When men were all asleep the snow came flying,

In large white flakes falling on the city brown,

Stealthily and perpetually settling and loosely lying.

Hushing the latest traffic of the drowsy town;

Deadening, muffling, stifling its murmurs falling;

Lazily and incessantly floating down and down

Silently sifting and veiling road, roof and railing;

Hiding difference, making unevenness even,

Into angles and crevices softly drifting and sailing.

Robert Bridges (1844-1930)

Awaking this morning to see snow slowly drifting down I turned to thinking of how snow affects our thoughts, ideas and perceptions.

Snow in winter gives the opportunity for fun for the more energetic, for those born in temperate climes where snow is not a regular event even a light covering invites the young to rush out, build snowmen, toboggan and generally have fun. For those whose years are lengthening snow becomes a little more perilous and not to be welcomed especially when it freezes and turns to ice. Visually, snow imparts a glowing white beauty to the landscape, clean, clear, crisp vast expanses of white shine through the winter day and glow in the moonlight of a winter night.

However as with all things there is another side to this beauty, snow can be used to portray malevolence and pure evil. In his well-known works CS Lewis starts his books with the mythical land of Narnia trapped in 100 years of winter by the White Queen.

The snow does not thaw, the ice does not melt making food gathering difficult and travel well-nigh impossible. Speeding through the landscape on a sled the White Queen freezes all in her path and it is the work of the children to start the thaw, to melt the snow and ice so that the world might return and emerge into spring. Of course, these are allegorical tales of myth but although we might enjoy a short period of snow when we can enjoy sport and play it is with a sense of relief when the snow thaws and days begin to warm.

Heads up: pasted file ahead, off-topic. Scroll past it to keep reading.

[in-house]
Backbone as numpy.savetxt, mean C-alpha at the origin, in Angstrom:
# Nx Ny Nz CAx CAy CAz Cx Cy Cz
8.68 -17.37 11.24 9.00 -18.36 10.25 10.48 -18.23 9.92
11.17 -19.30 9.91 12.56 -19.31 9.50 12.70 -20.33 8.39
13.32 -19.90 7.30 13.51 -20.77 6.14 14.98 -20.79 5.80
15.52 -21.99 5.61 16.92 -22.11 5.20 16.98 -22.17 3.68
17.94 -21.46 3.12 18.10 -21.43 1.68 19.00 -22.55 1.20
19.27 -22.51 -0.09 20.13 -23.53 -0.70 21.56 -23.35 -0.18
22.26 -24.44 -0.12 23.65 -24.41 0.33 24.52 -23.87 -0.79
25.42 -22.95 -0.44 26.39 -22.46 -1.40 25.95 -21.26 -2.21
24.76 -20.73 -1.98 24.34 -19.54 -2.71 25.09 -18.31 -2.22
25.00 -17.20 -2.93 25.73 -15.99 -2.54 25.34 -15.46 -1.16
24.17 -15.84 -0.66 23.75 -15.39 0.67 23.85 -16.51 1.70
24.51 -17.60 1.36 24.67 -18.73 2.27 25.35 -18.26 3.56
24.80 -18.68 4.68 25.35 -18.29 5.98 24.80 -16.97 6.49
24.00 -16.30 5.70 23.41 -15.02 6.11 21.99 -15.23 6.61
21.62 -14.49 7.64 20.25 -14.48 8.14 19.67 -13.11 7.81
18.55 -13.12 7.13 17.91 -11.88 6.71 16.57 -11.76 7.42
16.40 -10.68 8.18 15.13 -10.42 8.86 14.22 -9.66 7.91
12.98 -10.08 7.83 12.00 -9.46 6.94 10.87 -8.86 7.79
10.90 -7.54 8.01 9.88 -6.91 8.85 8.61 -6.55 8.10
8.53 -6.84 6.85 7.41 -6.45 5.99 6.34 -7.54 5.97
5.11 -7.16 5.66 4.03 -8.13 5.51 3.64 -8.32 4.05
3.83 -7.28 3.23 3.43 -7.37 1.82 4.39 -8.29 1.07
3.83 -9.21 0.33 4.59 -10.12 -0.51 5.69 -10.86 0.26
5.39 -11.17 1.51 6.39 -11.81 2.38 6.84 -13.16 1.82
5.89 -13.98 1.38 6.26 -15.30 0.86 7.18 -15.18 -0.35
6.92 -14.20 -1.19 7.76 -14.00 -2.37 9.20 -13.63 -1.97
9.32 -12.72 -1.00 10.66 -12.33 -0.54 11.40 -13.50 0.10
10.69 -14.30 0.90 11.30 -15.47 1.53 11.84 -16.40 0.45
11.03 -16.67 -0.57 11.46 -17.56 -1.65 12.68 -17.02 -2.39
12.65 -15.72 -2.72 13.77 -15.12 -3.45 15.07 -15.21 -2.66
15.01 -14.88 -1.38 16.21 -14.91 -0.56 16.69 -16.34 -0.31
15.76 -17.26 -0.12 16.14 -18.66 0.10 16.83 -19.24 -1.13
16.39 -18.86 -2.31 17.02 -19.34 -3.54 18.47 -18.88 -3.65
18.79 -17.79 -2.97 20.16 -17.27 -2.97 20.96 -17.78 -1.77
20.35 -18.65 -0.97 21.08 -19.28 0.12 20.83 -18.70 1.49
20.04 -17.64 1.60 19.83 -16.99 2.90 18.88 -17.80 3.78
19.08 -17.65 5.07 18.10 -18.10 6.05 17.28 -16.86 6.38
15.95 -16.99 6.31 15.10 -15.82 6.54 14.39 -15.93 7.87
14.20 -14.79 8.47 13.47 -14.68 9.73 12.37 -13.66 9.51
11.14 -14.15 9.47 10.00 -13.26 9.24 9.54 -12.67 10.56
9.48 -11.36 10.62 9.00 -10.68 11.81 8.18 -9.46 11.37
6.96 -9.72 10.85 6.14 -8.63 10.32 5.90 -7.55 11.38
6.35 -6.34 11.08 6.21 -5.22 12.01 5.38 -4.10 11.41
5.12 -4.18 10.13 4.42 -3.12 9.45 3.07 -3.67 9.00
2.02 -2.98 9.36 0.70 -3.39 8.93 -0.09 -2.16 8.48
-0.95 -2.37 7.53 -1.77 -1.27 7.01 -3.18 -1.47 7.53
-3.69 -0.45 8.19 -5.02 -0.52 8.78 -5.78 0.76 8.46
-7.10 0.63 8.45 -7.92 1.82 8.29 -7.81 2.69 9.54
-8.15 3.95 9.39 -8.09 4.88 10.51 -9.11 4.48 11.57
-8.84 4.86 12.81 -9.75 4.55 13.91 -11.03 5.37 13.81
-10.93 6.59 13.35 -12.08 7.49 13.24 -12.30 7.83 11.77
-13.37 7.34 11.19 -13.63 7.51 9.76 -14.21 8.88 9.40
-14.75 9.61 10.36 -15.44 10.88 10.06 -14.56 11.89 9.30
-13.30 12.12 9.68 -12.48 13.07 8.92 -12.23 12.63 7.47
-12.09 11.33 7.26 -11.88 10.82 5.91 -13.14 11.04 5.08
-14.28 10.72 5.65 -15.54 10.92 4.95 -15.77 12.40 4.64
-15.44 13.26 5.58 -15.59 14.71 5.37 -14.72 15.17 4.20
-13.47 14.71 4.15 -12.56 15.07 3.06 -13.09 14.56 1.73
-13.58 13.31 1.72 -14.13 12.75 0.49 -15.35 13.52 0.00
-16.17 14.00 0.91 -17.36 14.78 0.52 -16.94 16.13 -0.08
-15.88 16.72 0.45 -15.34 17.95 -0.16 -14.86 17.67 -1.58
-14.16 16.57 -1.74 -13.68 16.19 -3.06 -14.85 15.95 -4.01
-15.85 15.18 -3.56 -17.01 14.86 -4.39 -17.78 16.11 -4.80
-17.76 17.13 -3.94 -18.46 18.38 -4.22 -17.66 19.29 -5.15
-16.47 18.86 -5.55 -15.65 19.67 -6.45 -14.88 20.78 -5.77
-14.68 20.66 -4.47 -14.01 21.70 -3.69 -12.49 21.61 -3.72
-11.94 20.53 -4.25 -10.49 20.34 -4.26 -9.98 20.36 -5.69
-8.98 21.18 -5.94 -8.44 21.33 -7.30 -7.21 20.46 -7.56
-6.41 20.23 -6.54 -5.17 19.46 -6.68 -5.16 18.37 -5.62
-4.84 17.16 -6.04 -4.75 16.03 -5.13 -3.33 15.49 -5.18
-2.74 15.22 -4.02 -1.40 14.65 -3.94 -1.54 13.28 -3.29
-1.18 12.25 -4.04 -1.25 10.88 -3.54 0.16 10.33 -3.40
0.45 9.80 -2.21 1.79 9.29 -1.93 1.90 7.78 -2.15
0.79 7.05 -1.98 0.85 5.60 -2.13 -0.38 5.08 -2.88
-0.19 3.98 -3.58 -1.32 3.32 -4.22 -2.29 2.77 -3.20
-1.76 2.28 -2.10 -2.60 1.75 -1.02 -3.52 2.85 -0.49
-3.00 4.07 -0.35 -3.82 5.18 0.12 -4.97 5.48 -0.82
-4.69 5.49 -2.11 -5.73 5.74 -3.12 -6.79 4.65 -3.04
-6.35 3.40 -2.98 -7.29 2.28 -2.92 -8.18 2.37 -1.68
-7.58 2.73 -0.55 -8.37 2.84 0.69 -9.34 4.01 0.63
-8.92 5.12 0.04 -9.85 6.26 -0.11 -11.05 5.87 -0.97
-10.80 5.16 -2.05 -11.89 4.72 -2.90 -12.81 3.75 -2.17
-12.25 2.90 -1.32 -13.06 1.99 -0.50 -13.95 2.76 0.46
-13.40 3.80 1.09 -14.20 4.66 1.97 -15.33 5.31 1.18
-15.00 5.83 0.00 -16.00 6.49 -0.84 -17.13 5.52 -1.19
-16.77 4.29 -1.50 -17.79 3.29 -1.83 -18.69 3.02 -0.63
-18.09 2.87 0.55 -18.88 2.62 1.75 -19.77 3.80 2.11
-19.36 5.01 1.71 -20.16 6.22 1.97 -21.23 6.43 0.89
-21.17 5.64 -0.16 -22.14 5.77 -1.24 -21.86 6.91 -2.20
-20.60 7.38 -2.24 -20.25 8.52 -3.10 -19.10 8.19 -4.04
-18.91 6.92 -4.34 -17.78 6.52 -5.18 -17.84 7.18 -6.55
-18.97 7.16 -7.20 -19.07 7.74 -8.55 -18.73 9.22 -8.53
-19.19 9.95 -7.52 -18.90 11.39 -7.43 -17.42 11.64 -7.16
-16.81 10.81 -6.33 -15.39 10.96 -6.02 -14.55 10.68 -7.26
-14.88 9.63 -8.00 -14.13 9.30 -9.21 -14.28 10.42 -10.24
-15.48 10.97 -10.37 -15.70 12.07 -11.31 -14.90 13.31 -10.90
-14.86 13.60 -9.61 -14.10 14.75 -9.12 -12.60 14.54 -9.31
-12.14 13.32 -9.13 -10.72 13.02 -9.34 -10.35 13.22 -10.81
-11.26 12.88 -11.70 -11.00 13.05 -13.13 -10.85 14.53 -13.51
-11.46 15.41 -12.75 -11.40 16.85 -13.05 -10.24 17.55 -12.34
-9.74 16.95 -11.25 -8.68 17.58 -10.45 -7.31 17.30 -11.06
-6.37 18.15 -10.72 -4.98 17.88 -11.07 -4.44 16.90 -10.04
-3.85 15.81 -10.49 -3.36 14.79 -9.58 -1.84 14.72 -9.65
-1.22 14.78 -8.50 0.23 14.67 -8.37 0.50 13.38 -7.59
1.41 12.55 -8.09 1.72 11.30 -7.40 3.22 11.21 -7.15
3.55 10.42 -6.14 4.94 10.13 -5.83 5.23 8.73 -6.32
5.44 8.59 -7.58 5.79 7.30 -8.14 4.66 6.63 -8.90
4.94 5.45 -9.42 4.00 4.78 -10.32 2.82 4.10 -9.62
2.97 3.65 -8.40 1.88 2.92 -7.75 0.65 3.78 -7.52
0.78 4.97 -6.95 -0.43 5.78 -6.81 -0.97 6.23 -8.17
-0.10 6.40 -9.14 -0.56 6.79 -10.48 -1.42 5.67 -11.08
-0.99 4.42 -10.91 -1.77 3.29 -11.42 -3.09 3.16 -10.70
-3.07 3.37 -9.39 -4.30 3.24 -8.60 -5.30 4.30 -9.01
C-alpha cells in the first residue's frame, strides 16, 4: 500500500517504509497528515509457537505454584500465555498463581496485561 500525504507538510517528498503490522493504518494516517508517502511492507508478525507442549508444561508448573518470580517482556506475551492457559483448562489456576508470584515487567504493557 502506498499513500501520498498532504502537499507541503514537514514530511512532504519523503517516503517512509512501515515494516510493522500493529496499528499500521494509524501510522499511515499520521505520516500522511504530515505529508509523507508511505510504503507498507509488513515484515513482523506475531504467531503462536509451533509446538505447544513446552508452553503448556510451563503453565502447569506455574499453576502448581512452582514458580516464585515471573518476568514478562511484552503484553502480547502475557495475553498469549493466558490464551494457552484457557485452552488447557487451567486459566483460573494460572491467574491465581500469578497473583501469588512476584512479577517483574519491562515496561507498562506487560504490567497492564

Snow falling as blizzard can blind us, once settled it can dull our senses; as humans we are not well suited to cold and snow, only certain members of the animal kingdom can really be said to be ‘at home’ in the snow and they live where the snow rarely departs. Those parts of our world where snow is perpetual, places of enchantment and wonder, of perilous cold and of dread and fascination.

As our world changes, as change it must, we seem to see less snow than of old, even in our own lifetimes the cycles of the year change, no longer are frost fairs held on the river Thames in London, no longer can we look forward to White Christmases although these have always been rare, indeed what we now term as snow events seem to be very localised and in these places more intense and severe, places where the distinction between the pleasure and the pain of snow is lightly balanced. Writing in the 15th c. Francois Villon reminds us that the changes we see all around us are not new, he writes

Mais ou sont les neiges d’antan? (But where are the snows of yesteryear?)

Francois Villon (b.1431) Le Grand Testament, Ballade des Dames du Temps Jadis

Ralph Waldo Emerson (1803-1882) talks of ‘The Frolic Architecture of the Snow’, perhaps a slightly fanciful view but looking out at the snowfields at the extremities of our world snow does indeed impart an architectural shape to the landscape.